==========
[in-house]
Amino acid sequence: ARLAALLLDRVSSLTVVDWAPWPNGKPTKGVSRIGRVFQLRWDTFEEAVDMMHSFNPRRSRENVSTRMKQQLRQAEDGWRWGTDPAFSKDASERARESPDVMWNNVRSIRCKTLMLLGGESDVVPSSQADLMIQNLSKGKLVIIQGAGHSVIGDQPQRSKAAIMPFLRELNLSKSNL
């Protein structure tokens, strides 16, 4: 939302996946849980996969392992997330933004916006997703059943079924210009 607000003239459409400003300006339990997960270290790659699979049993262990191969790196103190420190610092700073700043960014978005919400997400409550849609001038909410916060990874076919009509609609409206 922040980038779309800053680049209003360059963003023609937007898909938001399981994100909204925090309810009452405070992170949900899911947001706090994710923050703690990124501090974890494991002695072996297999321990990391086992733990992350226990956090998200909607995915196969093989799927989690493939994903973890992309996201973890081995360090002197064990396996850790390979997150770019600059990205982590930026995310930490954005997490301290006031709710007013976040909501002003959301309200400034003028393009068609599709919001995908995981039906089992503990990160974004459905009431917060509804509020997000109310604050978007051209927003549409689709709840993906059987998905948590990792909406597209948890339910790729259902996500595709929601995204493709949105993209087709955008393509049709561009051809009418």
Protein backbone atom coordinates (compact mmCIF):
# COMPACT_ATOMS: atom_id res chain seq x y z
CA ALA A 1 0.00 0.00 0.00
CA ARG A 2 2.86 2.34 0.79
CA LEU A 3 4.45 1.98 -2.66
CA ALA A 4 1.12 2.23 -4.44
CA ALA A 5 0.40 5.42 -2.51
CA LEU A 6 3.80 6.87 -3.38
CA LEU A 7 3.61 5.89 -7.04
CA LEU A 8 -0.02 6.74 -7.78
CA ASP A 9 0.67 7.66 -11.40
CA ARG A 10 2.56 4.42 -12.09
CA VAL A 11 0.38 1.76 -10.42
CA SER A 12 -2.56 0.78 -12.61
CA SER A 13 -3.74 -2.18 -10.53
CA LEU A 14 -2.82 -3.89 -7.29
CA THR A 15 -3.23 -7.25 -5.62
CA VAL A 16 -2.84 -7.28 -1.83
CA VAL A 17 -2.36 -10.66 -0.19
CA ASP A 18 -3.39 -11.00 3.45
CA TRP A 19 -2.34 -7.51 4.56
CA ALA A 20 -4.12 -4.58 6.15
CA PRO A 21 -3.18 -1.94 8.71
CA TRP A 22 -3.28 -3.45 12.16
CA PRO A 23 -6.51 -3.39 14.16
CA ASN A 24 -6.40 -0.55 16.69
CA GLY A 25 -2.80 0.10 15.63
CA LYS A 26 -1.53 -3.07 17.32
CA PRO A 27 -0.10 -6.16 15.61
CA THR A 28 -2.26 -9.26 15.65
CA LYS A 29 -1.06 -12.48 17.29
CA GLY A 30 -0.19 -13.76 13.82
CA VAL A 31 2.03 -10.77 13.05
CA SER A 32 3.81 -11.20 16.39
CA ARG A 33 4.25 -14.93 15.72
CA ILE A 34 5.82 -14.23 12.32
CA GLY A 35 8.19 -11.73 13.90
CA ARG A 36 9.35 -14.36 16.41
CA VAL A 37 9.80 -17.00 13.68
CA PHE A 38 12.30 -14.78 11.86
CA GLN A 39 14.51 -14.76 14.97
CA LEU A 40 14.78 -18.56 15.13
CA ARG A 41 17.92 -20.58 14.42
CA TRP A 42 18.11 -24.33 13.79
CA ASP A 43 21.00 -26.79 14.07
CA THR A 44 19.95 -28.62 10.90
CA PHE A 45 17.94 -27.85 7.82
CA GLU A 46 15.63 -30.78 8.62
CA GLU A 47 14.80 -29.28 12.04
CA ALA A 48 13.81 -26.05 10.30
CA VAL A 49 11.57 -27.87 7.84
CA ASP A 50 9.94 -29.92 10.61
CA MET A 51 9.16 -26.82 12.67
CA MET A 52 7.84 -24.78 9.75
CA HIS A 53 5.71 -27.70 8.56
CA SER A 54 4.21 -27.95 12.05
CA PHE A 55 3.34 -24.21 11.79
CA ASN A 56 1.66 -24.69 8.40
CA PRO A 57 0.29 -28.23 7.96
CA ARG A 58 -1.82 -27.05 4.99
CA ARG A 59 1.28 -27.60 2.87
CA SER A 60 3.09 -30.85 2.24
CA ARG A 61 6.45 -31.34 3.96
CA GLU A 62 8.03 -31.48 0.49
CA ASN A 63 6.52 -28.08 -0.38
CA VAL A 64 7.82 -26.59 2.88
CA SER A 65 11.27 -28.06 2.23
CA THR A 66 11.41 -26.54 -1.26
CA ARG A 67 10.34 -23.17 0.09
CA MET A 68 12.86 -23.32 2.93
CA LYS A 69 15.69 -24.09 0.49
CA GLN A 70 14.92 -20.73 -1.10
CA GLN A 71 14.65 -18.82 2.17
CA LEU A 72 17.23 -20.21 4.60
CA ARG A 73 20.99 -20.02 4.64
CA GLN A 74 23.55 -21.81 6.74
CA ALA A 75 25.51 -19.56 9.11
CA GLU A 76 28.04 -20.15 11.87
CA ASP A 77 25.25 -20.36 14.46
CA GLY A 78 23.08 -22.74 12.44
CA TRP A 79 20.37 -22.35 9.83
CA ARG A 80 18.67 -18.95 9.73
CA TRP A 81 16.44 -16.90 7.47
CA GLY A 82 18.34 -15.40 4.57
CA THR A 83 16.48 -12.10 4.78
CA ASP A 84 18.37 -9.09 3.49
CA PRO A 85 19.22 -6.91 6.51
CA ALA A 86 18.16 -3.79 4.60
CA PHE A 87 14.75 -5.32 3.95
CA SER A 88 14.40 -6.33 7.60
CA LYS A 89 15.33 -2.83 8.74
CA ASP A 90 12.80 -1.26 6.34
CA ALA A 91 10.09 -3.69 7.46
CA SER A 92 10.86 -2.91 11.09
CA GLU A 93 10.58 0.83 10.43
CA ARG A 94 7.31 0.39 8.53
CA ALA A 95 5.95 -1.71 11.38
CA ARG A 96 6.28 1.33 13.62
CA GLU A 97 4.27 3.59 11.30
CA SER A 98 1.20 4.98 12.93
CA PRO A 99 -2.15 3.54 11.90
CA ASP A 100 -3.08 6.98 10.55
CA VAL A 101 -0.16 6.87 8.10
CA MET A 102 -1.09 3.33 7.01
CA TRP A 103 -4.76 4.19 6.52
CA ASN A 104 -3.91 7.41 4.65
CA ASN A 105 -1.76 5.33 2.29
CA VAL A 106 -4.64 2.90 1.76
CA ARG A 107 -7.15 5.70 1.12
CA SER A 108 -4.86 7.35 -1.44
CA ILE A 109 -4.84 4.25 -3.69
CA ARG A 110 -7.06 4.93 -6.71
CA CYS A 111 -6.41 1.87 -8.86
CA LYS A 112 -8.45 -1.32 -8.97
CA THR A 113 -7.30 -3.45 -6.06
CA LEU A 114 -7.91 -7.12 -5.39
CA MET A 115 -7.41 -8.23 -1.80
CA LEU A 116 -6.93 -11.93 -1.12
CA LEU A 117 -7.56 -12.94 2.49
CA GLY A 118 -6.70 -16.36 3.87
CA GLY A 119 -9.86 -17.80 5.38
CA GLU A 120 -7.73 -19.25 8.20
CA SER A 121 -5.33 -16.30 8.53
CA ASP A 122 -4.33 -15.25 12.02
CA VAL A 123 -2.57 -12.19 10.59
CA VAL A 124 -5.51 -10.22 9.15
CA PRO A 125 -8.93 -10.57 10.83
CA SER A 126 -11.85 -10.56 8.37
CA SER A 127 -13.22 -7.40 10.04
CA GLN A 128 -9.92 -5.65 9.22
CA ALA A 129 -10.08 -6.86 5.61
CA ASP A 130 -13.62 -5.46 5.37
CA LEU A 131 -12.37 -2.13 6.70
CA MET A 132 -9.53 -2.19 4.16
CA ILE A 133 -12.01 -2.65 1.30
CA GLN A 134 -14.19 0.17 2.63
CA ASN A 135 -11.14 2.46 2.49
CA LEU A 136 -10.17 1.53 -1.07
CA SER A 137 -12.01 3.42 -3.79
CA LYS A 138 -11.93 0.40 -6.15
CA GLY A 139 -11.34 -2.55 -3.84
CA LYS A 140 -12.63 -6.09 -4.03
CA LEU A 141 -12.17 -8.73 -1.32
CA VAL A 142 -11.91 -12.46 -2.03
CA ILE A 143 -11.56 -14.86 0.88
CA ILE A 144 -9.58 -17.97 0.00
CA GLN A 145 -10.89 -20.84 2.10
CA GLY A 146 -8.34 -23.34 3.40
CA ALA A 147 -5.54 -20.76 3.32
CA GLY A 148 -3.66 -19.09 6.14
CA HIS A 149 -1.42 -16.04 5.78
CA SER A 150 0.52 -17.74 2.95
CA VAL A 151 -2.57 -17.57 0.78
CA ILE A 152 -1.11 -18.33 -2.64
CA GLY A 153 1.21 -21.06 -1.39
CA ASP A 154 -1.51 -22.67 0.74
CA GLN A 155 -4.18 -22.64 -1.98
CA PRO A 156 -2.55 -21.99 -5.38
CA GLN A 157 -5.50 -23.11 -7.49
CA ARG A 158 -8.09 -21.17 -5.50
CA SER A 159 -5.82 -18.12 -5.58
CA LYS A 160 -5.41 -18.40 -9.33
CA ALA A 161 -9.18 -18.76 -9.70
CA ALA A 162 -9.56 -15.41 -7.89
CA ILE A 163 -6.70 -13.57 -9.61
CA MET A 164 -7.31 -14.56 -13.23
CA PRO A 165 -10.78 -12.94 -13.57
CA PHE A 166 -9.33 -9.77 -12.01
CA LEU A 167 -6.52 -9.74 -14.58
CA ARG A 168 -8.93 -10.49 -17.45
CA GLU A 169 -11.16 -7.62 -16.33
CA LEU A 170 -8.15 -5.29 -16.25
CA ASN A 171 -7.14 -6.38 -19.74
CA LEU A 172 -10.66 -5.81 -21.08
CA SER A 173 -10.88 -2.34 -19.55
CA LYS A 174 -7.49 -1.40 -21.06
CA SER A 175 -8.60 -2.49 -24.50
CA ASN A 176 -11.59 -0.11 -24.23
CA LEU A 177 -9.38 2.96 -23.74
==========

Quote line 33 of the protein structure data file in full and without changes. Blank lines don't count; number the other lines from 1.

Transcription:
CA THR A 28 -2.26 -9.26 15.65